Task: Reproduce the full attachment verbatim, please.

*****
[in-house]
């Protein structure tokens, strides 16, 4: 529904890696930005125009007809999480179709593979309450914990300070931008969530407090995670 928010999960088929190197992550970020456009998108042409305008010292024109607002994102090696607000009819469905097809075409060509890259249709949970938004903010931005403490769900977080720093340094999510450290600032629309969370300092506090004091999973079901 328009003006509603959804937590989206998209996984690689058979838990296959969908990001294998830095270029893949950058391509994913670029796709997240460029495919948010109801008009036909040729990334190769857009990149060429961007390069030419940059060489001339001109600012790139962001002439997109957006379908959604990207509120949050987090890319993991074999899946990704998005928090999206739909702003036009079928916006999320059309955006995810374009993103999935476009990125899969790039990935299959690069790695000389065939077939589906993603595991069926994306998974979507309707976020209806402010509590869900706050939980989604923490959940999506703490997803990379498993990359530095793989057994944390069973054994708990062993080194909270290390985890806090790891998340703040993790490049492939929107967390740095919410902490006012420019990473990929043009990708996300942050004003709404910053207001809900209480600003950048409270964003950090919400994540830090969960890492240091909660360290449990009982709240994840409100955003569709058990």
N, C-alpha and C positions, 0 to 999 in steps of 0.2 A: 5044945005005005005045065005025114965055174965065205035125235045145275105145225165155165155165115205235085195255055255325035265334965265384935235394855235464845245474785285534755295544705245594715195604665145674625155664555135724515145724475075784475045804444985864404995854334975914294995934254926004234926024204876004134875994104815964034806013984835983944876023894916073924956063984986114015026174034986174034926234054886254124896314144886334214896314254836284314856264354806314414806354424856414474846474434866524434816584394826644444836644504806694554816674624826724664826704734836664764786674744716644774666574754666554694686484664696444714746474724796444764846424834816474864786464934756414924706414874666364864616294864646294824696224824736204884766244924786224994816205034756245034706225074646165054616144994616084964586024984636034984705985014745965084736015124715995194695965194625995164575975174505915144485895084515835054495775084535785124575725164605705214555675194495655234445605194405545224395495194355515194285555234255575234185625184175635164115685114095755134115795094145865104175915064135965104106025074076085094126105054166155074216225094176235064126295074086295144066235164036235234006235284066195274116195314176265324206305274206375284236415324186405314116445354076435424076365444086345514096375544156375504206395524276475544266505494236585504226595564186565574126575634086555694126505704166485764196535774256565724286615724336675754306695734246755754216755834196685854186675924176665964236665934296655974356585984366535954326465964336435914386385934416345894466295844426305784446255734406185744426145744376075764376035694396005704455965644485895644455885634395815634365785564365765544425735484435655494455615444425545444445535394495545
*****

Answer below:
[in-house]
């Protein structure tokens, strides 16, 4: 529904890696930005125009007809999480179709593979309450914990300070931008969530407090995670 928010999960088929190197992550970020456009998108042409305008010292024109607002994102090696607000009819469905097809075409060509890259249709949970938004903010931005403490769900977080720093340094999510450290600032629309969370300092506090004091999973079901 328009003006509603959804937590989206998209996984690689058979838990296959969908990001294998830095270029893949950058391509994913670029796709997240460029495919948010109801008009036909040729990334190769857009990149060429961007390069030419940059060489001339001109600012790139962001002439997109957006379908959604990207509120949050987090890319993991074999899946990704998005928090999206739909702003036009079928916006999320059309955006995810374009993103999935476009990125899969790039990935299959690069790695000389065939077939589906993603595991069926994306998974979507309707976020209806402010509590869900706050939980989604923490959940999506703490997803990379498993990359530095793989057994944390069973054994708990062993080194909270290390985890806090790891998340703040993790490049492939929107967390740095919410902490006012420019990473990929043009990708996300942050004003709404910053207001809900209480600003950048409270964003950090919400994540830090969960890492240091909660360290449990009982709240994840409100955003569709058990």
N, C-alpha and C positions, 0 to 999 in steps of 0.2 A: 5044945005005005005045065005025114965055174965065205035125235045145275105145225165155165155165115205235085195255055255325035265334965265384935235394855235464845245474785285534755295544705245594715195604665145674625155664555135724515145724475075784475045804444985864404995854334975914294995934254926004234926024204876004134875994104815964034806013984835983944876023894916073924956063984986114015026174034986174034926234054886254124896314144886334214896314254836284314856264354806314414806354424856414474846474434866524434816584394826644444836644504806694554816674624826724664826704734836664764786674744716644774666574754666554694686484664696444714746474724796444764846424834816474864786464934756414924706414874666364864616294864646294824696224824736204884766244924786224994816205034756245034706225074646165054616144994616084964586024984636034984705985014745965084736015124715995194695965194625995164575975174505915144485895084515835054495775084535785124575725164605705214555675194495655234445605194405545224395495194355515194285555234255575234185625184175635164115685114095755134115795094145865104175915064135965104106025074076085094126105054166155074216225094176235064126295074086295144066235164036235234006235284066195274116195314176265324206305274206375284236415324186405314116445354076435424076365444086345514096375544156375504206395524276475544266505494236585504226595564186565574126575634086555694126505704166485764196535774256565724286615724336675754306695734246755754216755834196685854186675924176665964236665934296655974356585984366535954326465964336435914386385934416345894466295844426305784446255734406185744426145744376075764376035694396005704455965644485895644455885634395815634365785564365765544425735484435655494455615444425545444445535394495545